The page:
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|Number of Pages||258 Pages|
In 1946, elections held in eleven Provinces of British India, were crucial in deciding the political destiny of South Asia. Election results not only provided constitutional answer to the question: Unity of India or Partition, but also hinted at the problems that the people of this region would face after Independence.
India in 1946 was facing serious economic problems. Despite this elections were held under limited franchise. Most of the people, particularly, women and lower class, had no voting rights. The post-War freedom movement, and workers’ and peasants’ movements were, in a sense, the expression of the will of the disenfranchised people. Elections were contested in the arena where the constitutional system and the people’s movement crossed each other.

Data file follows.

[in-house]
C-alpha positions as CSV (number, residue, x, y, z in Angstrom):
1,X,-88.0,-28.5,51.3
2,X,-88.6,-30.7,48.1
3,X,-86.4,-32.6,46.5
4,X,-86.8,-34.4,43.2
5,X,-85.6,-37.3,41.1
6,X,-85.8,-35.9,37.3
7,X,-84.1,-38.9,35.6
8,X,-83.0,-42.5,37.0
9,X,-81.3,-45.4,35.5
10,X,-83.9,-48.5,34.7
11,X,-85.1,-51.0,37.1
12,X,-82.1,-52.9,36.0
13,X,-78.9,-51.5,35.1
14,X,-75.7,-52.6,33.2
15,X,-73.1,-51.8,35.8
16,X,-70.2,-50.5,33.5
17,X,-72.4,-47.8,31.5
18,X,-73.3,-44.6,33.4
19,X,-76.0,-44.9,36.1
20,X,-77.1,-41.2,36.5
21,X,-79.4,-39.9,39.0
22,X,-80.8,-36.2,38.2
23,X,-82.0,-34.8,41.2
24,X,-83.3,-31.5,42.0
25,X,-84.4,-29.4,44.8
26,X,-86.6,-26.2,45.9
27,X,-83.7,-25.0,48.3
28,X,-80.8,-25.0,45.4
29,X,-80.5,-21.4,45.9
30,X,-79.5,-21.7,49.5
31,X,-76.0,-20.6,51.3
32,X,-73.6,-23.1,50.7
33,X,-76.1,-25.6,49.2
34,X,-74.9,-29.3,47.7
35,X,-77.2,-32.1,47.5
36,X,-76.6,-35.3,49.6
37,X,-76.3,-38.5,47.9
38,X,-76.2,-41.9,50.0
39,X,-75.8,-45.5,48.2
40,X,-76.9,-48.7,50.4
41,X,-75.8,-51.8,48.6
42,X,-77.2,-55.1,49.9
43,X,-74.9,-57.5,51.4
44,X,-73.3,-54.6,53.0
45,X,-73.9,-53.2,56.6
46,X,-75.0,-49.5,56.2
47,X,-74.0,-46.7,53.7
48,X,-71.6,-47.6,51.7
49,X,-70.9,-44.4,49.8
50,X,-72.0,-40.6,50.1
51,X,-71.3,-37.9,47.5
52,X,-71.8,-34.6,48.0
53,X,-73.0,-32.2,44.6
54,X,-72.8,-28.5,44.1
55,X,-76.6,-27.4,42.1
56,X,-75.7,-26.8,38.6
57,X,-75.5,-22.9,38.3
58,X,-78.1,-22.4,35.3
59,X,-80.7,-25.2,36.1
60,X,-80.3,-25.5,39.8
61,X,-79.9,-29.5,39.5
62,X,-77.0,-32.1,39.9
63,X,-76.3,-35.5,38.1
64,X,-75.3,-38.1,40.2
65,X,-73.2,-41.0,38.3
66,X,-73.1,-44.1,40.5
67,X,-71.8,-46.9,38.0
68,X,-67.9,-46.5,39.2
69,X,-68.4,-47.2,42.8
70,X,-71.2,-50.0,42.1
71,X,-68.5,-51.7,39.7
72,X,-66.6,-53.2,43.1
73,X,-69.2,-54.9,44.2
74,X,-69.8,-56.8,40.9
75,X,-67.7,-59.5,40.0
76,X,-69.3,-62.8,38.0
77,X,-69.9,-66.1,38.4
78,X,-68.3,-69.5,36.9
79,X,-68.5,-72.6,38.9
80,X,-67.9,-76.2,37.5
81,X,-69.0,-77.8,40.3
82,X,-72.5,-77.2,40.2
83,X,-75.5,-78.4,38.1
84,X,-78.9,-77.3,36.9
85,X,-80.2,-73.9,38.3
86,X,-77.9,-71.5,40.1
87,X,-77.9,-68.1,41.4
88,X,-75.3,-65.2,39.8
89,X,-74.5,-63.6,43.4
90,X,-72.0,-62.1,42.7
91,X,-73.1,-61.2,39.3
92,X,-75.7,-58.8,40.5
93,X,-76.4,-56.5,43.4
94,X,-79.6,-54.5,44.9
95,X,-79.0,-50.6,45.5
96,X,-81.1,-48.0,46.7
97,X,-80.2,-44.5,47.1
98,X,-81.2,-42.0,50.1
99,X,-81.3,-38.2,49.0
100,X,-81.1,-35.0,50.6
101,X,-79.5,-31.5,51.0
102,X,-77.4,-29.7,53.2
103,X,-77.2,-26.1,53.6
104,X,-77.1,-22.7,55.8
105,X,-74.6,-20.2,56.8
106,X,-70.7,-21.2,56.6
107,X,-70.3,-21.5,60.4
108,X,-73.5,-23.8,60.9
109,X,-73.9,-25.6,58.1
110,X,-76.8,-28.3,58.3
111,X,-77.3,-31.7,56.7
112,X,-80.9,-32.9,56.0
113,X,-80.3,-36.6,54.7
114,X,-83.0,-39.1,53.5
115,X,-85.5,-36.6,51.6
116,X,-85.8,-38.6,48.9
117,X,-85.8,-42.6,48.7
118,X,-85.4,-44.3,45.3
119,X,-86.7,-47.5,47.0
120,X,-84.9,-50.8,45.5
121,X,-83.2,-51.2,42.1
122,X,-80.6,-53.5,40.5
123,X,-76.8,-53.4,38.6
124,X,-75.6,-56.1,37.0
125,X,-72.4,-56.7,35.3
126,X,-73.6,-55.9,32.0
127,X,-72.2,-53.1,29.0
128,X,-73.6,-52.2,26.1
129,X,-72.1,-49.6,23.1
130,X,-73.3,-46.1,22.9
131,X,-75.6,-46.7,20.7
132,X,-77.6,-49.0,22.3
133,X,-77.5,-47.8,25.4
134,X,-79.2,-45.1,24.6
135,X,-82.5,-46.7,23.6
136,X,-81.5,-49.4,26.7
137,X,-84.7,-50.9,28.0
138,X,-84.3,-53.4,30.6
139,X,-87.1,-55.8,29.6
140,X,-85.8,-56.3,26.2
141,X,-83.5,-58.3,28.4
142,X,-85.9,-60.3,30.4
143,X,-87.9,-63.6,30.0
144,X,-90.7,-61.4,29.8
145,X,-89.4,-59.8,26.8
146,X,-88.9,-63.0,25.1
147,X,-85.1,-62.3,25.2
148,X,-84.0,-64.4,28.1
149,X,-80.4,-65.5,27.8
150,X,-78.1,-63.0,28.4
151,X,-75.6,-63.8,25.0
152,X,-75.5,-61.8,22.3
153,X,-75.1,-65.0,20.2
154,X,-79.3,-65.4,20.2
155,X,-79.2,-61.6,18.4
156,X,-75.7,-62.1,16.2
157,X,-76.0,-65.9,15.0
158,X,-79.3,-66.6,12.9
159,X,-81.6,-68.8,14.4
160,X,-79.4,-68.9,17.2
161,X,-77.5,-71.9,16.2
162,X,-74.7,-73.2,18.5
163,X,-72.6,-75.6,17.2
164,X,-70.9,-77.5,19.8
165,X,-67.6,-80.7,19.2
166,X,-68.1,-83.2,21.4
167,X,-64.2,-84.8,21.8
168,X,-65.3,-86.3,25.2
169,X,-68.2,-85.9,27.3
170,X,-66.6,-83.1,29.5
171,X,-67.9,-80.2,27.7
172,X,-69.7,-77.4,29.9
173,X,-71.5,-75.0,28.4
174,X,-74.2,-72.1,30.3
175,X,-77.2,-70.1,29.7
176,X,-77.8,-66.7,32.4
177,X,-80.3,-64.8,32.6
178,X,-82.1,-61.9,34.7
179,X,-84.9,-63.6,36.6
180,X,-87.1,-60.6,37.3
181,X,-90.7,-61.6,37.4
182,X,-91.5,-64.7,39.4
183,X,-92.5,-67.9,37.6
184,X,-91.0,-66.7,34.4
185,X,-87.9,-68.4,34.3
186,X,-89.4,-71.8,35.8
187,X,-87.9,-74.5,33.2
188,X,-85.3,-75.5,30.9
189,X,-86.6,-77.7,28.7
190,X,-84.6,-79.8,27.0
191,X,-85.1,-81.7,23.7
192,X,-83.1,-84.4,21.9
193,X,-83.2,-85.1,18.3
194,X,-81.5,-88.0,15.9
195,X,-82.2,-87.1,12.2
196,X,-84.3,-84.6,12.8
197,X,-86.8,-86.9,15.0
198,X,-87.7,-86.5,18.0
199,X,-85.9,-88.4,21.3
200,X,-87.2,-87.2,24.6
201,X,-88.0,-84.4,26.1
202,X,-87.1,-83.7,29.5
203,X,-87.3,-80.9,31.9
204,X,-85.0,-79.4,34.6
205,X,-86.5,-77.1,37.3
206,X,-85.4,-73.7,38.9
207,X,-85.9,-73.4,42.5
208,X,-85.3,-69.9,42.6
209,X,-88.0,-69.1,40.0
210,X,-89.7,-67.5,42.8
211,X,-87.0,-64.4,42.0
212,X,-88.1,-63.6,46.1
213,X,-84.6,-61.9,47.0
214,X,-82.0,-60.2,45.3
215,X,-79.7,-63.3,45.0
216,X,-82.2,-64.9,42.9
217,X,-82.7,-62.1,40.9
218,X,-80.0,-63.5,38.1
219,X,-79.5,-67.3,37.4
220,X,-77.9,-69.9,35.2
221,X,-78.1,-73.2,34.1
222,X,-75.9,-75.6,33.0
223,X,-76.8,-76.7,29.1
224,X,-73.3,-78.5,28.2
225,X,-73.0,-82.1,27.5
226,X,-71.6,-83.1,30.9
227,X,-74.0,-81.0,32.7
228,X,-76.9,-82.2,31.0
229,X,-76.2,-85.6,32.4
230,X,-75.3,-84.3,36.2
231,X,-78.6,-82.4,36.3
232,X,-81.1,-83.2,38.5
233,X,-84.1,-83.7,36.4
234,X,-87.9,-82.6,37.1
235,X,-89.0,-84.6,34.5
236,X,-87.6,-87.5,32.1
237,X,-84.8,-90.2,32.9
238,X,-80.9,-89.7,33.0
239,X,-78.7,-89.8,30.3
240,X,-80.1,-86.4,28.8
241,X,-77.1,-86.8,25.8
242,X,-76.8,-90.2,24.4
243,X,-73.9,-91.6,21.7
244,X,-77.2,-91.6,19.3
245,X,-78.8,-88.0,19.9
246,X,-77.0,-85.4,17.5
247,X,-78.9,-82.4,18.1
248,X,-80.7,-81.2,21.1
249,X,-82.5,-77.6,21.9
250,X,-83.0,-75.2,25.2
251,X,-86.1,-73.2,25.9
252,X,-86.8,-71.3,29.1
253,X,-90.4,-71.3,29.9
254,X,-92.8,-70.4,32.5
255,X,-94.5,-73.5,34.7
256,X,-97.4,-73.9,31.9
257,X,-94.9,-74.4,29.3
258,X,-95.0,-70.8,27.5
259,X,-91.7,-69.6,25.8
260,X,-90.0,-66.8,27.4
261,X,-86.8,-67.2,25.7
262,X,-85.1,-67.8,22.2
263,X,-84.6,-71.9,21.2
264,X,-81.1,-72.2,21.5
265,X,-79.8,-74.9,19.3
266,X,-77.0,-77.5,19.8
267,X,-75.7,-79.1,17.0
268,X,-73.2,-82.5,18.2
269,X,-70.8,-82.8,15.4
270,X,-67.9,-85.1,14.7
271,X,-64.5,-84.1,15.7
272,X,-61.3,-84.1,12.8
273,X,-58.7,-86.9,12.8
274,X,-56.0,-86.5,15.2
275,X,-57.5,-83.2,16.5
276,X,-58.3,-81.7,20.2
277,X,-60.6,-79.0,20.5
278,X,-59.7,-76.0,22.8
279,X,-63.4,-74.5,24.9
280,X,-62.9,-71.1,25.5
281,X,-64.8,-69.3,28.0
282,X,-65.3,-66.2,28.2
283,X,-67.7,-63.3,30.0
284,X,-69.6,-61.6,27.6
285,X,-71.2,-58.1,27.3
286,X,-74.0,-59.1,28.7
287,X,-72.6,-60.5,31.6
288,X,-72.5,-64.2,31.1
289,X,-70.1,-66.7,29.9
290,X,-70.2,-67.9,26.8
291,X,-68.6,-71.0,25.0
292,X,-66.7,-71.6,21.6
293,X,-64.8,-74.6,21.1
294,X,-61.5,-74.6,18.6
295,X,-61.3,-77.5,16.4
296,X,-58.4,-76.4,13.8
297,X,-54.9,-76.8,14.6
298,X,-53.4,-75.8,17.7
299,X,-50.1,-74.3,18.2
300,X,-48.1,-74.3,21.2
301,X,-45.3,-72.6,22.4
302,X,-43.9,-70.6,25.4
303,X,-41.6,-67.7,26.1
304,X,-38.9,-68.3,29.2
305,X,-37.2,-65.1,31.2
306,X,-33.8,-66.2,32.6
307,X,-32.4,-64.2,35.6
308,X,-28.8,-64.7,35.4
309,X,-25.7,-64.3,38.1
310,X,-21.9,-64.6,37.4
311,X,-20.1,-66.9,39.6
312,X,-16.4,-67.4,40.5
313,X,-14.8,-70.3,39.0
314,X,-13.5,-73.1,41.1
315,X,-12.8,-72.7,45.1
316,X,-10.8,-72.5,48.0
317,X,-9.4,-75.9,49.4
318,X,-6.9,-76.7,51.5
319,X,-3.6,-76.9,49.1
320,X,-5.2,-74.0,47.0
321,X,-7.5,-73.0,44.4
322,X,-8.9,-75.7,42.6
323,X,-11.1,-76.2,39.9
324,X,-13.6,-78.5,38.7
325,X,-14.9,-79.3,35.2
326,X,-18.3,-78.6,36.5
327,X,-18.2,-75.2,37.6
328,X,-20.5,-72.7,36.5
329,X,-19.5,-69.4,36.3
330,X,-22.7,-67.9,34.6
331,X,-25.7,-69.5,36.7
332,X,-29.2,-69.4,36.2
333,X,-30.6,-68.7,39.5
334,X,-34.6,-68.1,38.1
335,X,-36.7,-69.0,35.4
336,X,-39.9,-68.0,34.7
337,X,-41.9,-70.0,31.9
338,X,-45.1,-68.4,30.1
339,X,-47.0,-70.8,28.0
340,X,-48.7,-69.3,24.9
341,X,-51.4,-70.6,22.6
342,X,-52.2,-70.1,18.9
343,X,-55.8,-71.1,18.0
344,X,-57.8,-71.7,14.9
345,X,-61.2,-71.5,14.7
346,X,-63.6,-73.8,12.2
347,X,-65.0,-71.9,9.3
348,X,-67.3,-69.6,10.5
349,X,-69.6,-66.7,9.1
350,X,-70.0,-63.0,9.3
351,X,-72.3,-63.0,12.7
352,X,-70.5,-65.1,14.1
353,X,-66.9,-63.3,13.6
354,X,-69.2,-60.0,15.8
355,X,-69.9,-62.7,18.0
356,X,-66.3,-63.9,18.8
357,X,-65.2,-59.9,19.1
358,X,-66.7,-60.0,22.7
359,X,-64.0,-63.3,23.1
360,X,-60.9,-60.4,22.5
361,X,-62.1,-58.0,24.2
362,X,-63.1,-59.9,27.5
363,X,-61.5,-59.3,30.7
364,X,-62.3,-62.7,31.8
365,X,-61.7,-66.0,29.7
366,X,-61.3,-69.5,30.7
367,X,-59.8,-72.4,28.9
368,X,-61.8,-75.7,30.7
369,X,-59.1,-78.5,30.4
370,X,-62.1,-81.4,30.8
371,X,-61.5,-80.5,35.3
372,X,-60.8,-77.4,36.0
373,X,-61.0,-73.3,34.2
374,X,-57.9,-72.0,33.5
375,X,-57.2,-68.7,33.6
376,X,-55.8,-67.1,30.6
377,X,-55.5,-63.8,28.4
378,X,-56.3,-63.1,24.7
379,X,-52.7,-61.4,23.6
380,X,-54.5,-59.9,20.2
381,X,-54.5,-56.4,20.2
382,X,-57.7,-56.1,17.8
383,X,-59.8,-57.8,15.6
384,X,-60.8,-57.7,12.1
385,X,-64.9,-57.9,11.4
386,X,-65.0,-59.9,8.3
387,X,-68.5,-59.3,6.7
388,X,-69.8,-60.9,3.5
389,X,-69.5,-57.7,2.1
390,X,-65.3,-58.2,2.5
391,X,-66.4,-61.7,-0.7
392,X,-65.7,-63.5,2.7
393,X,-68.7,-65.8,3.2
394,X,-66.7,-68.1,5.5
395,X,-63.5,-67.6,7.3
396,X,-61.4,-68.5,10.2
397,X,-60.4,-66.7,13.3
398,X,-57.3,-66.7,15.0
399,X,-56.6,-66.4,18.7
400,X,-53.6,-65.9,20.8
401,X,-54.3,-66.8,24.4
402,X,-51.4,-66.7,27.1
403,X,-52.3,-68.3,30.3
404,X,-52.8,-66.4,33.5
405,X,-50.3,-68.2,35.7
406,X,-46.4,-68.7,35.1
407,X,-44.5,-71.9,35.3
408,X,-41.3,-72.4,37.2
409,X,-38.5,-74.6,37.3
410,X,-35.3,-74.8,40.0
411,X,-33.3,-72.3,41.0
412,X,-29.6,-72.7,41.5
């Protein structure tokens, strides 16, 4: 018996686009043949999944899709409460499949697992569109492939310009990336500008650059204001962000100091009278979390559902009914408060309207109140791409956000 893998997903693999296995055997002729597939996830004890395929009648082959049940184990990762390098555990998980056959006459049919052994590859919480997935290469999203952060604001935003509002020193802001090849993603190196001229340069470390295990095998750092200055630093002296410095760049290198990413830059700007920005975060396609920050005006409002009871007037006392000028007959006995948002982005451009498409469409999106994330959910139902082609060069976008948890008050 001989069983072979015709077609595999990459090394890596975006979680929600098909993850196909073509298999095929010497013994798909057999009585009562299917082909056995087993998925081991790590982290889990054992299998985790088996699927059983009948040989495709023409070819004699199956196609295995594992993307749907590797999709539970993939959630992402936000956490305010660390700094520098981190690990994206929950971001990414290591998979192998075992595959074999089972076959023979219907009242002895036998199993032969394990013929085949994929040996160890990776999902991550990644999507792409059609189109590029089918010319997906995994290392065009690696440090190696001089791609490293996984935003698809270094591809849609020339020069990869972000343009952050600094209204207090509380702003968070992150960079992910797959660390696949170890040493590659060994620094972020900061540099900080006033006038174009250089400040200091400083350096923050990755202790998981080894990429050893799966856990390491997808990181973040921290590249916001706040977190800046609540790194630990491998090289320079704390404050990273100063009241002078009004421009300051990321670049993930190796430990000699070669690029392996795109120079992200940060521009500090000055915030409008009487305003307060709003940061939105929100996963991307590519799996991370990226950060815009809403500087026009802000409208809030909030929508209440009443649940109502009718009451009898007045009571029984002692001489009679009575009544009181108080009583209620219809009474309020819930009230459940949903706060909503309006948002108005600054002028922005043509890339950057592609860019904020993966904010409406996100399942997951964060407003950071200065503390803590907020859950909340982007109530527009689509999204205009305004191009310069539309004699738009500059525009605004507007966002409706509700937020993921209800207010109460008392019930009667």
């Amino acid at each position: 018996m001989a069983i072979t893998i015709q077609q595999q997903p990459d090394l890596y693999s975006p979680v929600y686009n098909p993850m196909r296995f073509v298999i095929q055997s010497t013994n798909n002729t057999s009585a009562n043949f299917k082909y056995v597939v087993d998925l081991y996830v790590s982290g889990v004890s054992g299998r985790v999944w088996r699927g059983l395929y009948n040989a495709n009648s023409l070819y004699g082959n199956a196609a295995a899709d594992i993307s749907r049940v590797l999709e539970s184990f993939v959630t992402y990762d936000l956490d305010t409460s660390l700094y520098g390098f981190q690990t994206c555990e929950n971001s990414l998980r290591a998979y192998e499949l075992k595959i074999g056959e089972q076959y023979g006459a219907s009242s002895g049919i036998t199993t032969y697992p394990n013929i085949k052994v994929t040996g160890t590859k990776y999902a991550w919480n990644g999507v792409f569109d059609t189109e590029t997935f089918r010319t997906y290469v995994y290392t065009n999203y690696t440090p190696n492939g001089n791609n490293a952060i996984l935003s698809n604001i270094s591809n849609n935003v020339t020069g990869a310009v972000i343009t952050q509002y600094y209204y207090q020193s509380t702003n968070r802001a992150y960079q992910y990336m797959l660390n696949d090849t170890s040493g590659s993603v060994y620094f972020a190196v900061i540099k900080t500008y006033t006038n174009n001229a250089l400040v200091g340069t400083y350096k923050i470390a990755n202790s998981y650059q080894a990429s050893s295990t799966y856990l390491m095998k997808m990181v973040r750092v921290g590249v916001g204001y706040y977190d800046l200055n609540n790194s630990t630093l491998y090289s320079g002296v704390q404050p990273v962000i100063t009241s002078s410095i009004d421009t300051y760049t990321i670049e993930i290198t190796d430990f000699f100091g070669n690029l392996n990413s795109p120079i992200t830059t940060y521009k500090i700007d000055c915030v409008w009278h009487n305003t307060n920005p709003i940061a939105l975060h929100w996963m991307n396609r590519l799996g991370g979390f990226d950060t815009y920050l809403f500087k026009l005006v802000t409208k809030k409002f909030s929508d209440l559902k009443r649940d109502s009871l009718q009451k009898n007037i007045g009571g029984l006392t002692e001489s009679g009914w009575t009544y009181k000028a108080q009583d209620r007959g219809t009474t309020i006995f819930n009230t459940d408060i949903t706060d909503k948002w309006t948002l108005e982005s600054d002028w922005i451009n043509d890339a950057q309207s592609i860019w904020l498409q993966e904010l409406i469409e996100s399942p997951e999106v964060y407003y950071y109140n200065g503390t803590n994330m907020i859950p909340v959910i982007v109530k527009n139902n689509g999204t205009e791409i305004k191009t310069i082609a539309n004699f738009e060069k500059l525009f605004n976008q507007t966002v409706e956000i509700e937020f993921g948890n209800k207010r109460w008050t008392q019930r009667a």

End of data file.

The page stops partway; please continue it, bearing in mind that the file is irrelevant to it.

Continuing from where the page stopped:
In many parts of the world the political system which was formed immediately after the Second World War collapsed in the 1990s. India is one of a few countries in Asia where parliamentary system has survived despite occasional threats. This work tries to grasp the meaning of the 1946 Provincial Elections under historical background, and considers their relevance to the present age.